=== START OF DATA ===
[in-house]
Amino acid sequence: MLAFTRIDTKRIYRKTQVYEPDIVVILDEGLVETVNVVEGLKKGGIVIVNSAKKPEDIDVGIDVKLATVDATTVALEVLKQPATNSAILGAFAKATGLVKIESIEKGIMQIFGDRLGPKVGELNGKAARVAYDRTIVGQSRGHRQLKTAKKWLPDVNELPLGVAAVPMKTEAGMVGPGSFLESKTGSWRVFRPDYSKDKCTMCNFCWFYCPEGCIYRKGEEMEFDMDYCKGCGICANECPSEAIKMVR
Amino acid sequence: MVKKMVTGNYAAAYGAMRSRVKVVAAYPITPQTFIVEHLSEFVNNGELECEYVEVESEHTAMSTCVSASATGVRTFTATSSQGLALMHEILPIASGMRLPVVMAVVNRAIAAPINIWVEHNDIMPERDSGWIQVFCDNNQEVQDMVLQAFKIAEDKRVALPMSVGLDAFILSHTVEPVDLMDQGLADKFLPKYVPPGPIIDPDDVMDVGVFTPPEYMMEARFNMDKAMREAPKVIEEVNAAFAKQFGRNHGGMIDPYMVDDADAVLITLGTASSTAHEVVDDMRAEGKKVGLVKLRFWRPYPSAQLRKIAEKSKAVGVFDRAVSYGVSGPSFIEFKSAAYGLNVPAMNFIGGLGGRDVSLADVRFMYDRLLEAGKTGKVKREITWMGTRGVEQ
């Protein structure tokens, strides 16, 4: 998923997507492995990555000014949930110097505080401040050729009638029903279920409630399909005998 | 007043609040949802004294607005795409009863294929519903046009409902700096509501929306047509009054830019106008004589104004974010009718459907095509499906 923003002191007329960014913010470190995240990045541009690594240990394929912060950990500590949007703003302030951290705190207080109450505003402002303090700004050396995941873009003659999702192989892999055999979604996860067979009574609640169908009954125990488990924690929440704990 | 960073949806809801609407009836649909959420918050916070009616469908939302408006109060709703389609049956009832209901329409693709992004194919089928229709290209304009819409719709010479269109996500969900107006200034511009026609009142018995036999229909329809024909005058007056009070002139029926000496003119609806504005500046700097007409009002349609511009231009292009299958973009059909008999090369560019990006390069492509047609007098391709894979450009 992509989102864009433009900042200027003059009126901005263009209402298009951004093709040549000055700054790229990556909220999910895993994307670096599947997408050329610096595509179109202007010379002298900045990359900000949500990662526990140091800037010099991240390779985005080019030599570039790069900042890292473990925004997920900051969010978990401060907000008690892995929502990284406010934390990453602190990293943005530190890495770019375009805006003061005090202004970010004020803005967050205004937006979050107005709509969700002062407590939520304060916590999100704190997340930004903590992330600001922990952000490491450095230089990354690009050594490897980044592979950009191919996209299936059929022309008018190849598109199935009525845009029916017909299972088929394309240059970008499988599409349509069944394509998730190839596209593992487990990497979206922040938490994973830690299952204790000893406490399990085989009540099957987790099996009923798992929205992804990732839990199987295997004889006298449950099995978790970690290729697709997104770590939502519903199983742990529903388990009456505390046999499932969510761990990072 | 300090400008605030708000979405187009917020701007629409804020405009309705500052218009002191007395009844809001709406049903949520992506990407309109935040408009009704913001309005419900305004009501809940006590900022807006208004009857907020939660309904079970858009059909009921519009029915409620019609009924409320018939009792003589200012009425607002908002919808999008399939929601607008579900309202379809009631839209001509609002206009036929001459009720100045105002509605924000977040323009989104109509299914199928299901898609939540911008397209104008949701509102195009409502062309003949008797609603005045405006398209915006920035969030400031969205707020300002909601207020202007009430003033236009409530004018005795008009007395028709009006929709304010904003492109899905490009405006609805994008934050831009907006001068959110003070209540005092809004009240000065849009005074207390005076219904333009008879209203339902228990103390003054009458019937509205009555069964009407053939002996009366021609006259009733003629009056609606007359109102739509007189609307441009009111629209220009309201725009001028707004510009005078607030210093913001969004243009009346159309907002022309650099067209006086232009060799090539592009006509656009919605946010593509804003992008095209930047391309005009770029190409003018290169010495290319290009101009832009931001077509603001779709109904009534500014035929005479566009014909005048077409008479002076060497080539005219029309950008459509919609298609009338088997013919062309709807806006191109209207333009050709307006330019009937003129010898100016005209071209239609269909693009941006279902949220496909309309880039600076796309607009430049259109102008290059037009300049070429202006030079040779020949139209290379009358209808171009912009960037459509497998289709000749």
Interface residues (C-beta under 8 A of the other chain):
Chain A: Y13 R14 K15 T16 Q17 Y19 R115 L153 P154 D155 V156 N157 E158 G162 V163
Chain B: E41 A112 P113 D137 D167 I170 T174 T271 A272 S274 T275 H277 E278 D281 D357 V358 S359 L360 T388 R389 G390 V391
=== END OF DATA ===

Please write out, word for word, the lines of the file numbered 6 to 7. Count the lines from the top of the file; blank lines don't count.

Chain A: Y13 R14 K15 T16 Q17 Y19 R115 L153 P154 D155 V156 N157 E158 G162 V163
Chain B: E41 A112 P113 D137 D167 I170 T174 T271 A272 S274 T275 H277 E278 D281 D357 V358 S359 L360 T388 R389 G390 V391